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A Brazilian artist who goes by the handle "Butcher Billy" likes to do mash-ups of super-humans and real world figures, which I've found amusing in the past. Today, beginning on some friends' blogs and continuing through spotlights on various industry sites, Butcher Billy really blew the doors off by tapping a flush vein for the MTV generation. By taking early '80s DC icons and combining them with the New Wave artists I adore, Butcher Billy so totally bowled me over that I had to get into the game myself. I never want J'Onn J'Onzz to become too popular, because he'll cease to be "mine" and will likely find a staid status quo instead of eternally simmering with untapped potential. However, it bums me out when his under the radar status excludes him from art projects like this, so I felt the urge to rectify the matter.
A few names popped into my head before David Byrne, but once it did I shut down all other contenders. Byrne has a natural alien quality about him, and his esoteric art school lyrics suit the Sleuth from Outer Space far better than, say, the lust and angst of a Ric Ocasek (who could have been a good Plastic Man, now that I mention it.) Many consider the Talking Heads to be the greatest new wave band ever, which is a little higher profile than I would have gone for under normal circumstances, but the fit was too good to deny. Just think of their catalog of hits like the Alien Atlas' buffet of powers, while Byrne's lack of adulation compared to an Elvis/Madonna/Prince etc. placing him more squarely on Mars II.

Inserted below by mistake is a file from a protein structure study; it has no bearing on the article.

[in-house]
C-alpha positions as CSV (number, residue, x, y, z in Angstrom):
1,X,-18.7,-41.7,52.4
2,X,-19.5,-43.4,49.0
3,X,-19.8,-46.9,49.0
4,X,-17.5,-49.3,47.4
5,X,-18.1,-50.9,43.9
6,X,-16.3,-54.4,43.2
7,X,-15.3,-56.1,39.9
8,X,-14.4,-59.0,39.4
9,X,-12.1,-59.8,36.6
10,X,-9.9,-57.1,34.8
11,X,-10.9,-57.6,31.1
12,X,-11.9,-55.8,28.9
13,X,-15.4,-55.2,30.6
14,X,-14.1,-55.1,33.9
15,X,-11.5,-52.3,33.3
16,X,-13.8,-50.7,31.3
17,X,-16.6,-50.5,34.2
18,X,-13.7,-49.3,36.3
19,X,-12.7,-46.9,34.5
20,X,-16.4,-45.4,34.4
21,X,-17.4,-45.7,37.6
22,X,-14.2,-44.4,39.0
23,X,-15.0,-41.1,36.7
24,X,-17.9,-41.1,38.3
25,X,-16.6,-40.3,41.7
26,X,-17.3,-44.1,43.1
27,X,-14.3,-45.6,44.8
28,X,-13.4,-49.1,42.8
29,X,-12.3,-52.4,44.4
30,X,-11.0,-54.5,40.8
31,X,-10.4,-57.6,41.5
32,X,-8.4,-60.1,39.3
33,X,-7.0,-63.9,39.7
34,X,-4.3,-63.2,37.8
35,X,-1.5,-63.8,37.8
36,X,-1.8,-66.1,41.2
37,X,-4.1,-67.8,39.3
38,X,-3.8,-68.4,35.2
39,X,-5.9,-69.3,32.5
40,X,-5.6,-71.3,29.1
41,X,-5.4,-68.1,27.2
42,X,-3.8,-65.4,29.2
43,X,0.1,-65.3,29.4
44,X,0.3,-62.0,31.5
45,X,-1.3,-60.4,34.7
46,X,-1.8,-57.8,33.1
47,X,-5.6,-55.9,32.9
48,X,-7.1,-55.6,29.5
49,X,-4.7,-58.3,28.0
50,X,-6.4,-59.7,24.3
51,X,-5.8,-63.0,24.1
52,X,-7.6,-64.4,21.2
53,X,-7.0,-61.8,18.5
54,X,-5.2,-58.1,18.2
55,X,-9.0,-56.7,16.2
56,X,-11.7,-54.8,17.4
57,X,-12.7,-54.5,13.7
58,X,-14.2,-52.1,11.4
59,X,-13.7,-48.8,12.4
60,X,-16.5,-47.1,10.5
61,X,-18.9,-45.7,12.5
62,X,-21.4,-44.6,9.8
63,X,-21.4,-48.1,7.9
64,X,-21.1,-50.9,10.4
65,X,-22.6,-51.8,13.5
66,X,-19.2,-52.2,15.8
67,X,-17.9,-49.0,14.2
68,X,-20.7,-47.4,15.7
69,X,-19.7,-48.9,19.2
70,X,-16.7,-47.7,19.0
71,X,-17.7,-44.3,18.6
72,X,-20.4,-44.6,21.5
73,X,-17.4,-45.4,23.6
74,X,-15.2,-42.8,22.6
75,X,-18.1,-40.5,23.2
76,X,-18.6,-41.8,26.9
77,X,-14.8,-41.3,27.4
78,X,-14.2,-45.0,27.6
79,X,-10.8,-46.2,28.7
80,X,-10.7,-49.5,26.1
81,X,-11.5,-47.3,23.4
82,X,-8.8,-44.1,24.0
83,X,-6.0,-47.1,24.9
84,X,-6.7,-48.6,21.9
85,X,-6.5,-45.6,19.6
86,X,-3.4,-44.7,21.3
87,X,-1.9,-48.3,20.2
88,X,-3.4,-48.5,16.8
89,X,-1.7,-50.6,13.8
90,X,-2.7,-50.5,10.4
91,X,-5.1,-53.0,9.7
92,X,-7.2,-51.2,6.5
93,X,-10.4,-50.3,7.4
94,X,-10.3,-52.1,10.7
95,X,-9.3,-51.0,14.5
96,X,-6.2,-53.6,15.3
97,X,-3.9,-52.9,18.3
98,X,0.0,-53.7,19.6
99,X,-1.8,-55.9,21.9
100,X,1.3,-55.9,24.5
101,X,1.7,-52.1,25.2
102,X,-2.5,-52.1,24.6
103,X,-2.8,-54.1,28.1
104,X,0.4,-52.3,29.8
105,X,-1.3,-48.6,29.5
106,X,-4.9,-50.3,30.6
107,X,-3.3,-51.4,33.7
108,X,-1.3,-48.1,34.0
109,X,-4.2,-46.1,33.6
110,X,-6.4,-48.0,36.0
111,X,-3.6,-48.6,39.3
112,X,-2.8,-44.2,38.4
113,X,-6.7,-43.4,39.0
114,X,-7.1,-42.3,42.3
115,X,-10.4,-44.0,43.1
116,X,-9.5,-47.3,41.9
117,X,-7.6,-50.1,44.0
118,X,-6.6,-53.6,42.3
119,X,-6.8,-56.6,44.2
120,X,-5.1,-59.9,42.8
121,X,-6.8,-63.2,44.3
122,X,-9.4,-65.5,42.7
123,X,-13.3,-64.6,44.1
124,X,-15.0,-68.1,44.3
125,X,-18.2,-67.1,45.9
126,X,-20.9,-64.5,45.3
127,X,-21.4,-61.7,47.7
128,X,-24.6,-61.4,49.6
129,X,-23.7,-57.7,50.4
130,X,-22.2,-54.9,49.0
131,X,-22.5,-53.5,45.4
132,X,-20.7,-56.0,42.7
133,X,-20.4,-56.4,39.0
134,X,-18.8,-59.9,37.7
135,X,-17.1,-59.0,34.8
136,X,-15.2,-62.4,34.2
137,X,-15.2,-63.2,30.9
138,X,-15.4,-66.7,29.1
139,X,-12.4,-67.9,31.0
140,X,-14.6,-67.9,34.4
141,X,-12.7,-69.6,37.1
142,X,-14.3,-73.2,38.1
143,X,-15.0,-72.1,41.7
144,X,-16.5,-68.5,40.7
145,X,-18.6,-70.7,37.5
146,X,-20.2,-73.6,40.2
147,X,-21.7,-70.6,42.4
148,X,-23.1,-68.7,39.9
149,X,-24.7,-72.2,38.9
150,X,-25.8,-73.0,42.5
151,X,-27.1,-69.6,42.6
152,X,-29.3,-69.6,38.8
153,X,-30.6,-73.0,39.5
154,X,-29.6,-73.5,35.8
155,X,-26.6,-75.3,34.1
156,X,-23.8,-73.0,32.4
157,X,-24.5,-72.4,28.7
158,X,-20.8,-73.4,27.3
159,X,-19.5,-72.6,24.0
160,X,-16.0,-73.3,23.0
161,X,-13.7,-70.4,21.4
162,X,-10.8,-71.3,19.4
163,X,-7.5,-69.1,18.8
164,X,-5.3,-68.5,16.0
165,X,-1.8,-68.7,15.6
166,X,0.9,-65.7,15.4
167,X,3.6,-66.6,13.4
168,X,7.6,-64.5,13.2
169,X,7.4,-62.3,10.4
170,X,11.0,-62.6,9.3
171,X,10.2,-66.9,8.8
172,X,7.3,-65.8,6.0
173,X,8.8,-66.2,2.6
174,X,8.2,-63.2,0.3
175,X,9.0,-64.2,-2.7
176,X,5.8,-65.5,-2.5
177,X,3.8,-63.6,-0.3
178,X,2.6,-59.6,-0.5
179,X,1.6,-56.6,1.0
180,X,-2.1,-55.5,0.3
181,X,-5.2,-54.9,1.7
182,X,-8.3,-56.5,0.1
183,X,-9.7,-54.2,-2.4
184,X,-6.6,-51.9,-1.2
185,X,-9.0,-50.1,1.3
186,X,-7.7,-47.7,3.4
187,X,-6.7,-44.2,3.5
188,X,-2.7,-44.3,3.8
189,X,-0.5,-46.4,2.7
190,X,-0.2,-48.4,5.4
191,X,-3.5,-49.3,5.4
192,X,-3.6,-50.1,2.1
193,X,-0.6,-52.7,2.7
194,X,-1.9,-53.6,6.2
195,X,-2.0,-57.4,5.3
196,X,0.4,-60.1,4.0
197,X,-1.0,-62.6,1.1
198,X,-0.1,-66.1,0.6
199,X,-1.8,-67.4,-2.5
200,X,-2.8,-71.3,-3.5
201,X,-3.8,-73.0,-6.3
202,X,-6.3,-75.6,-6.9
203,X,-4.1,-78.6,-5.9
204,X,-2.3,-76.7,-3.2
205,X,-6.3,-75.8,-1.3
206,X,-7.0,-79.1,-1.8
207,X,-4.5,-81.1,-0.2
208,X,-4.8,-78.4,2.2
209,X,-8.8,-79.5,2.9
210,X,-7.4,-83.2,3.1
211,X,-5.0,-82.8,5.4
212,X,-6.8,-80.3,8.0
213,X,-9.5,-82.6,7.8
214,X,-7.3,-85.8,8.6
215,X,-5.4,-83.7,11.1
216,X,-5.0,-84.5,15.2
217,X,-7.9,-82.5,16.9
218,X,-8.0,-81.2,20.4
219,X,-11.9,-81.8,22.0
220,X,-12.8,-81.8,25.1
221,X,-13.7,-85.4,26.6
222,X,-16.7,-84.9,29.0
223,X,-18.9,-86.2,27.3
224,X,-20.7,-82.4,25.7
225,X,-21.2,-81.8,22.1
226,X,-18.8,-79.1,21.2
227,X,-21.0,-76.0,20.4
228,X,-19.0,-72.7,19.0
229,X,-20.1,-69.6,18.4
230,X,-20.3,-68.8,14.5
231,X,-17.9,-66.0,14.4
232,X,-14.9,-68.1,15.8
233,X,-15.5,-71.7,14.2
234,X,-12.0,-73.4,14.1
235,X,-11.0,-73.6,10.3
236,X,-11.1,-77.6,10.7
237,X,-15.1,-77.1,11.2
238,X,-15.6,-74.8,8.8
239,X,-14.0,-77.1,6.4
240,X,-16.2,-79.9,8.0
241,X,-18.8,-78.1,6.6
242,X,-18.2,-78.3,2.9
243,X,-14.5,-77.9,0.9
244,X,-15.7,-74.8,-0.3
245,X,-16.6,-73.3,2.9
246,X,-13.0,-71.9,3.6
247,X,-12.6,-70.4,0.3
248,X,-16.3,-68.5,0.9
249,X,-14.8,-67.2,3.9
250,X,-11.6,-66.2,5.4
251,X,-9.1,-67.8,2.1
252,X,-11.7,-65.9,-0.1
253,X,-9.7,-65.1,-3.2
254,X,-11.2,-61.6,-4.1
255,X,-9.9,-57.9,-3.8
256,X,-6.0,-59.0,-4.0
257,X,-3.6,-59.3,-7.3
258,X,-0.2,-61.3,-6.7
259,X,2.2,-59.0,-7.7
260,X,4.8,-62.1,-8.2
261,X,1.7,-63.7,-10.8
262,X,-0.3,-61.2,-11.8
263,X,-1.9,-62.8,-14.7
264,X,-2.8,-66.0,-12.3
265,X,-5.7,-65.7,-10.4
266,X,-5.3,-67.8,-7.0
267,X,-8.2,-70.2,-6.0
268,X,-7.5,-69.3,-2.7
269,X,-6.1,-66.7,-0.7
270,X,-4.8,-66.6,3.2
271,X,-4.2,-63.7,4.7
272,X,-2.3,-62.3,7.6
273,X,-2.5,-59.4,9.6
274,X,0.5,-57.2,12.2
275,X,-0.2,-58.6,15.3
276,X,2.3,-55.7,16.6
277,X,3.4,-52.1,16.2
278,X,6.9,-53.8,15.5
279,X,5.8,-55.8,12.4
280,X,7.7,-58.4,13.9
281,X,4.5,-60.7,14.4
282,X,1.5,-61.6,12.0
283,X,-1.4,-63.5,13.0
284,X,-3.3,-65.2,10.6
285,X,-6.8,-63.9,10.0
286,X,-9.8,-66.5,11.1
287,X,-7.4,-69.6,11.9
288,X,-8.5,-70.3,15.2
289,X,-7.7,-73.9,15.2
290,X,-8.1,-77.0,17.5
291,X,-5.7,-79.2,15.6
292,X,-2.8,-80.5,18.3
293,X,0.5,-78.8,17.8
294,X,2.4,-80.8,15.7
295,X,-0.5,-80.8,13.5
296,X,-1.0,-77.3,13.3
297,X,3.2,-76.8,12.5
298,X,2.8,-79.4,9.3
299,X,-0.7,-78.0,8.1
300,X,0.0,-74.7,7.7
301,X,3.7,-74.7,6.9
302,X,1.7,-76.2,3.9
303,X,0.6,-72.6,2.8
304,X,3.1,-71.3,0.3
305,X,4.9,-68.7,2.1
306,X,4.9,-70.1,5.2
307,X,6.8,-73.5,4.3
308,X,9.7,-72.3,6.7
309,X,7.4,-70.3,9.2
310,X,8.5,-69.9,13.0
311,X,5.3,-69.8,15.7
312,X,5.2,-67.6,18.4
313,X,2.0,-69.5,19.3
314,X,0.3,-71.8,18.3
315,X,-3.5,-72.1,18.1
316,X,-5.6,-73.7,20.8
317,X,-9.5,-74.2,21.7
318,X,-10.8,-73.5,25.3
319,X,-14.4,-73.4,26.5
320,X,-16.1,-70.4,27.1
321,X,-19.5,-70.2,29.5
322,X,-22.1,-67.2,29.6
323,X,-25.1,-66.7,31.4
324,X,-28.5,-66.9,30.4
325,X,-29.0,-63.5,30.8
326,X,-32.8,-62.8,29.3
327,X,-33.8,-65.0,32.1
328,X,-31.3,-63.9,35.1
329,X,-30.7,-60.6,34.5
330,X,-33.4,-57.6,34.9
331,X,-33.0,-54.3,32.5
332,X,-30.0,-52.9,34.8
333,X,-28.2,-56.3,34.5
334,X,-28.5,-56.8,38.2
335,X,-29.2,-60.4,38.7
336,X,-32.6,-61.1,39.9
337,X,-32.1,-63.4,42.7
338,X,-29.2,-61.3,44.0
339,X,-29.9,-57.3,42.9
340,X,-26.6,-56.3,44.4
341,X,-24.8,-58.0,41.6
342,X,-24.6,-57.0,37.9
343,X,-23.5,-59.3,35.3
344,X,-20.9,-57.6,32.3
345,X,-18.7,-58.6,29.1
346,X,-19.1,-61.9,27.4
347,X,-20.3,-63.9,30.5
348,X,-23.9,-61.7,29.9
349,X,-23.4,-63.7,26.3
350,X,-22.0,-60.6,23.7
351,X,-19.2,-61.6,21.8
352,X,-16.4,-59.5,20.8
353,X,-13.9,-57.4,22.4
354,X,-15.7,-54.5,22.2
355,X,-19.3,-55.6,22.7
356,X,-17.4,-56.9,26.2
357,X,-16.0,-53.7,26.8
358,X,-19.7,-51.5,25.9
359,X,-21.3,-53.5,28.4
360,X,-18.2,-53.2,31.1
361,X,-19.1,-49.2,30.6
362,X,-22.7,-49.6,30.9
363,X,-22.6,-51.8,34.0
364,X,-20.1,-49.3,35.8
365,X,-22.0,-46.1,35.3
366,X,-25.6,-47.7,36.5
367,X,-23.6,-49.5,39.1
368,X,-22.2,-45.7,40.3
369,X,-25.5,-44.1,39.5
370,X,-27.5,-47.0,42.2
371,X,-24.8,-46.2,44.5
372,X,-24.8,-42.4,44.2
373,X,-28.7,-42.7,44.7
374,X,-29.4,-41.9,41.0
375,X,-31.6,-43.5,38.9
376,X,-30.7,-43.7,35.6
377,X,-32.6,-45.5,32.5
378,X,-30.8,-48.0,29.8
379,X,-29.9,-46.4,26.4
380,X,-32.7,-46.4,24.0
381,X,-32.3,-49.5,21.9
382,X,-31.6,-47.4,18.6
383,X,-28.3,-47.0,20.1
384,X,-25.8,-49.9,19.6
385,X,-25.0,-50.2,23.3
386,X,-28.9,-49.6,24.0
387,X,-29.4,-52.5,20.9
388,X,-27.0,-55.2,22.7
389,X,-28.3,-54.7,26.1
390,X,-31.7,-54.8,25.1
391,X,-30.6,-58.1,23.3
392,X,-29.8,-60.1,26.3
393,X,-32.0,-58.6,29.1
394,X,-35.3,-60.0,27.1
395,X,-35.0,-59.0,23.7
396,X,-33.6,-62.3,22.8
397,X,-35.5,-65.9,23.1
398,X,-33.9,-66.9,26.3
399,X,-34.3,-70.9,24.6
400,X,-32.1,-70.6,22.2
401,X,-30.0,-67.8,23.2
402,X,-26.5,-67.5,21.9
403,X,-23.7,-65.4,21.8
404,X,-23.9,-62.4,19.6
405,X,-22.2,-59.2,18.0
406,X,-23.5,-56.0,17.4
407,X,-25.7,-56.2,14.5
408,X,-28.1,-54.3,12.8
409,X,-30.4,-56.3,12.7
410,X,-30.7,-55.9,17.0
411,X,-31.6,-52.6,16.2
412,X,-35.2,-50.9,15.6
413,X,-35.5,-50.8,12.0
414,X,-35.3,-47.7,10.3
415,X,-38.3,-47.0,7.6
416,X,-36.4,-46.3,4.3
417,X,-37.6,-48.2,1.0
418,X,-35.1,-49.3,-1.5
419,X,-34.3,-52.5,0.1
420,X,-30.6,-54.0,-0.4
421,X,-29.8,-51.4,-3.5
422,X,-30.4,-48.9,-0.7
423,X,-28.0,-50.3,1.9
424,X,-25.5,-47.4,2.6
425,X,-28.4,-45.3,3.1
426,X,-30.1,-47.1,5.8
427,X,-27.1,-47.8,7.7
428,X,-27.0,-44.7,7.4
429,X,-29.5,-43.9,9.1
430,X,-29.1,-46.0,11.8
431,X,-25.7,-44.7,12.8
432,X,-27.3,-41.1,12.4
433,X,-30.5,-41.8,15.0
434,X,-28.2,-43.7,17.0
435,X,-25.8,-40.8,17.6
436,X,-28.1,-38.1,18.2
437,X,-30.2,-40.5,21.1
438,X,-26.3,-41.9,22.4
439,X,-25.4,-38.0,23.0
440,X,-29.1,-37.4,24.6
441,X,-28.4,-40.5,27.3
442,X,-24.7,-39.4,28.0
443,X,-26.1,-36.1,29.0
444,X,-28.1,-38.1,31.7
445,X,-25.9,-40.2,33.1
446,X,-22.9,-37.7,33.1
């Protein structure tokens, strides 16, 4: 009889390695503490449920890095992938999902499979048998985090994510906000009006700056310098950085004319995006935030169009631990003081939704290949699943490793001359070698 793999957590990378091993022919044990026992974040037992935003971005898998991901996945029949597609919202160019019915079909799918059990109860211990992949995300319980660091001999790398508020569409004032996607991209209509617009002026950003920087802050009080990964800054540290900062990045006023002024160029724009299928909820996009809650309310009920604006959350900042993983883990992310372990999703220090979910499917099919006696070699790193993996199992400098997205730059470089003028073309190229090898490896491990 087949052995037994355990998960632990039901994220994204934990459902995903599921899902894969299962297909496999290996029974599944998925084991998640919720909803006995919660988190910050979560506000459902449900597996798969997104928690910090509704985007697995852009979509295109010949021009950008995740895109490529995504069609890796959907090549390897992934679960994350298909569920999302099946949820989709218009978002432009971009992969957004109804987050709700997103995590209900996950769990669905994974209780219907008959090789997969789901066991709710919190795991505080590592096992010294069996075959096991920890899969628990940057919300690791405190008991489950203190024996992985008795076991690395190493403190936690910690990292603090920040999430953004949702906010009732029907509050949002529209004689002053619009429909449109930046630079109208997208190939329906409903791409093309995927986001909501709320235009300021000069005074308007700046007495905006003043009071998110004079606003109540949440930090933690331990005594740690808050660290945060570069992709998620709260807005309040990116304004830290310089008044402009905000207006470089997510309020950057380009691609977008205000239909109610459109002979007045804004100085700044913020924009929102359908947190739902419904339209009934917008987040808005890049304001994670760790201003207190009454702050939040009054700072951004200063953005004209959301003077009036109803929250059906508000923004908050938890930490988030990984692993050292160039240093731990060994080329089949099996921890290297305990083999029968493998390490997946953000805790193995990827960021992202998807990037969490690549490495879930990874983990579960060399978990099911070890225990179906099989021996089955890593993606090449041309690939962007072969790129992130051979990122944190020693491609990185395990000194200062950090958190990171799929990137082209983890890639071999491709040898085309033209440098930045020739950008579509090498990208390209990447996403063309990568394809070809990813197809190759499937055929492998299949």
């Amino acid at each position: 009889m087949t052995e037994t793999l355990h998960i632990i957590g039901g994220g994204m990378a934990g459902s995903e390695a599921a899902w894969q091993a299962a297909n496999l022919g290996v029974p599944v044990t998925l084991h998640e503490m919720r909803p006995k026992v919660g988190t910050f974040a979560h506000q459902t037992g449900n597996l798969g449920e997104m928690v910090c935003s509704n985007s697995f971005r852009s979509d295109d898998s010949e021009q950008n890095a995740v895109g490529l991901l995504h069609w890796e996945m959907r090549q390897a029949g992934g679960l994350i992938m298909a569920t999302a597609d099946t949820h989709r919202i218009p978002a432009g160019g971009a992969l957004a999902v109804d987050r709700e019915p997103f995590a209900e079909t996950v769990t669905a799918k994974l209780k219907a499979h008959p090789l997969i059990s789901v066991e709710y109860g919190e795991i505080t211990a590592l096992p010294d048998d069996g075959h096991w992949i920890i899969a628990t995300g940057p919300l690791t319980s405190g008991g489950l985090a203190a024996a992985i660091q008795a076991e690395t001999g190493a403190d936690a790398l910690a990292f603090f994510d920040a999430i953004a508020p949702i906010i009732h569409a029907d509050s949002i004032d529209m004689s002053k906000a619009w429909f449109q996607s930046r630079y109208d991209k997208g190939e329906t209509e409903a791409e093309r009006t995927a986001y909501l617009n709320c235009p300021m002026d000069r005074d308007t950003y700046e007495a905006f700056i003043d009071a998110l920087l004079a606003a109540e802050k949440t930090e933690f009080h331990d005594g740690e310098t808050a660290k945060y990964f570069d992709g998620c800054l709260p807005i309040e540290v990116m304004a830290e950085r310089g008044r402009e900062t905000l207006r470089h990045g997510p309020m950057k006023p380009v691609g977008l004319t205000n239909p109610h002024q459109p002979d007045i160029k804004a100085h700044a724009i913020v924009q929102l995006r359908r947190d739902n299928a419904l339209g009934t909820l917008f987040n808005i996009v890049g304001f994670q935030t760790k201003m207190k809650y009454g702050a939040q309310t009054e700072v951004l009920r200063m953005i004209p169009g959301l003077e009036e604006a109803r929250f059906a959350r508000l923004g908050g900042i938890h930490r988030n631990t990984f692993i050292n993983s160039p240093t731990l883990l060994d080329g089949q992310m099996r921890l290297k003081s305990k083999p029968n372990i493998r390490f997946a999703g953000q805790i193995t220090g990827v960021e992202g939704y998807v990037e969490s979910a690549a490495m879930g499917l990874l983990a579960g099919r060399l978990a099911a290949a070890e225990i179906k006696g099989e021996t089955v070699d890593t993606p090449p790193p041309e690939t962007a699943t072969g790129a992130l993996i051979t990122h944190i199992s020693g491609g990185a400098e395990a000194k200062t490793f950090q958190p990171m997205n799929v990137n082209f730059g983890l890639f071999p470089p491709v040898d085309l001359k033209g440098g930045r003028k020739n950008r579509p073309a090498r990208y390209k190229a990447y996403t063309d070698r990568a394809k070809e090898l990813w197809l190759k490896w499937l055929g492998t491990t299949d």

I couldn't find any pictures of Byrne bald, but I figured I would just stick his face on an old drawing, so that non-problem was easily solved. The reference I used was from a Life Magazine photographer, but I couldn't find a credit. I'd hoped to just blow out the contrast and keep this simple, but the lighting and graytones made that impossible with my outdated software.
Instead, I started free-mousing over the picture in Windows Paint, and when I wasn't appalled by the result, I kept going. Once I was satisfied, I obliterated the underlying photo, tilted the drawing, resized, and stuck it over a Joe Certa splash page scanned from Showcase Presents Martian Manhunter.
The great thing about this project was that, as opposed to the fake comic book covers I usually do, this didn't have to look like a real publication. Following Butcher Billy's example, I went loud with the coloring, tossed in elements willy nilly, and was given permission to obscure as much of the Martian Manhunter logo as I pleased. Usually, I put together fully realized elements and merge them, but for this I just slapped one black and white layer on top of another and colored the whole thing at once. As liberating as all that freewheeling was, it still took me a great many more hours than I hoped to get this done. No Thomas Dolby Ray Palmers or Taco Paco Ramones for my other blogs!
I had a copy of Justice League of America #230 handy, which made the cover elements a snap, and allowed me to differentiate this from Butcher Billy's work in more ways than just the inferior quality of mine. In case you forgot, that was wholly appropriate as the final chapter of "War of the Worlds 1984." The song lyrics are from "And She Was" and "Mr. Jones."
The Post-Punk / New Wave Super Friends